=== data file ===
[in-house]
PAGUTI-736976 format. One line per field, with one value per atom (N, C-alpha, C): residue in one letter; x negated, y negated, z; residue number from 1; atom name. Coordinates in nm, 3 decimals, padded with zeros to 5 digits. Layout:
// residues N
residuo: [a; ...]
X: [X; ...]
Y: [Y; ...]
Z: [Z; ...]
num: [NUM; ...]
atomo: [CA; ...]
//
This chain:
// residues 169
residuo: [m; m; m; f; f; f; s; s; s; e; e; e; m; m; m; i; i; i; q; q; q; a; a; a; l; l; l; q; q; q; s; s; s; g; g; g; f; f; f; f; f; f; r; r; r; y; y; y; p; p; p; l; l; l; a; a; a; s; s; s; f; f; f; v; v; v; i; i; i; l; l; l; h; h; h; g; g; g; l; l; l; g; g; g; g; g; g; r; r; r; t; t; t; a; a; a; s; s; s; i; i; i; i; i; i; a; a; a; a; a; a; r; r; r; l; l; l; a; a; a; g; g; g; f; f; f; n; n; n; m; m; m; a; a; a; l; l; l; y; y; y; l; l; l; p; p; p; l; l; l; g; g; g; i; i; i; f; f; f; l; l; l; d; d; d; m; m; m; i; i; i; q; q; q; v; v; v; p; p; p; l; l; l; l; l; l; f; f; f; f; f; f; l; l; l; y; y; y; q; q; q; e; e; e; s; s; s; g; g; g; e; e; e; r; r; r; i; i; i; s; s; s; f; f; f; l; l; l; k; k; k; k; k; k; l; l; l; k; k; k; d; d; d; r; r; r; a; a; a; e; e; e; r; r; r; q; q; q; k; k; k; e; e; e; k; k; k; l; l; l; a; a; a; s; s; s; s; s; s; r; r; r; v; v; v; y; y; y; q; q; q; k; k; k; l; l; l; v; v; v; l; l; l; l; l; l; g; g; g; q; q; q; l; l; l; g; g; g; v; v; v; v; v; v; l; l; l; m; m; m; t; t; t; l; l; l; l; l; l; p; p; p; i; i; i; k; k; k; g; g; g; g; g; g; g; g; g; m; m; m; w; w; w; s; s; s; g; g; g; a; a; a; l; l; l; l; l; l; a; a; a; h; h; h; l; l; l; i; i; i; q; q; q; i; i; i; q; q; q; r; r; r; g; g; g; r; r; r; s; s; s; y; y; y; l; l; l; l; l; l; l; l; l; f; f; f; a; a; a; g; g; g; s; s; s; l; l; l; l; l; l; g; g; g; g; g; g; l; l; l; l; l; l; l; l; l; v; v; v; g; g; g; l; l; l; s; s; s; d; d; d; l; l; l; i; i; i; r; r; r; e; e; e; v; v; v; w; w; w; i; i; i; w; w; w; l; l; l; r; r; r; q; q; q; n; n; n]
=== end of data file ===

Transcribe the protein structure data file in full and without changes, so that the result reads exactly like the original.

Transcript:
[in-house]
PAGUTI-736976 format. One line per field, with one value per atom (N, C-alpha, C): residue in one letter; x negated, y negated, z; residue number from 1; atom name. Coordinates in nm, 3 decimals, padded with zeros to 5 digits. Layout:
// residues N
residuo: [a; ...]
X: [X; ...]
Y: [Y; ...]
Z: [Z; ...]
num: [NUM; ...]
atomo: [CA; ...]
//
This chain:
// residues 169
residuo: [m; m; m; f; f; f; s; s; s; e; e; e; m; m; m; i; i; i; q; q; q; a; a; a; l; l; l; q; q; q; s; s; s; g; g; g; f; f; f; f; f; f; r; r; r; y; y; y; p; p; p; l; l; l; a; a; a; s; s; s; f; f; f; v; v; v; i; i; i; l; l; l; h; h; h; g; g; g; l; l; l; g; g; g; g; g; g; r; r; r; t; t; t; a; a; a; s; s; s; i; i; i; i; i; i; a; a; a; a; a; a; r; r; r; l; l; l; a; a; a; g; g; g; f; f; f; n; n; n; m; m; m; a; a; a; l; l; l; y; y; y; l; l; l; p; p; p; l; l; l; g; g; g; i; i; i; f; f; f; l; l; l; d; d; d; m; m; m; i; i; i; q; q; q; v; v; v; p; p; p; l; l; l; l; l; l; f; f; f; f; f; f; l; l; l; y; y; y; q; q; q; e; e; e; s; s; s; g; g; g; e; e; e; r; r; r; i; i; i; s; s; s; f; f; f; l; l; l; k; k; k; k; k; k; l; l; l; k; k; k; d; d; d; r; r; r; a; a; a; e; e; e; r; r; r; q; q; q; k; k; k; e; e; e; k; k; k; l; l; l; a; a; a; s; s; s; s; s; s; r; r; r; v; v; v; y; y; y; q; q; q; k; k; k; l; l; l; v; v; v; l; l; l; l; l; l; g; g; g; q; q; q; l; l; l; g; g; g; v; v; v; v; v; v; l; l; l; m; m; m; t; t; t; l; l; l; l; l; l; p; p; p; i; i; i; k; k; k; g; g; g; g; g; g; g; g; g; m; m; m; w; w; w; s; s; s; g; g; g; a; a; a; l; l; l; l; l; l; a; a; a; h; h; h; l; l; l; i; i; i; q; q; q; i; i; i; q; q; q; r; r; r; g; g; g; r; r; r; s; s; s; y; y; y; l; l; l; l; l; l; l; l; l; f; f; f; a; a; a; g; g; g; s; s; s; l; l; l; l; l; l; g; g; g; g; g; g; l; l; l; l; l; l; l; l; l; v; v; v; g; g; g; l; l; l; s; s; s; d; d; d; l; l; l; i; i; i; r; r; r; e; e; e; v; v; v; w; w; w; i; i; i; w; w; w; l; l; l; r; r; r; q; q; q; n; n; n]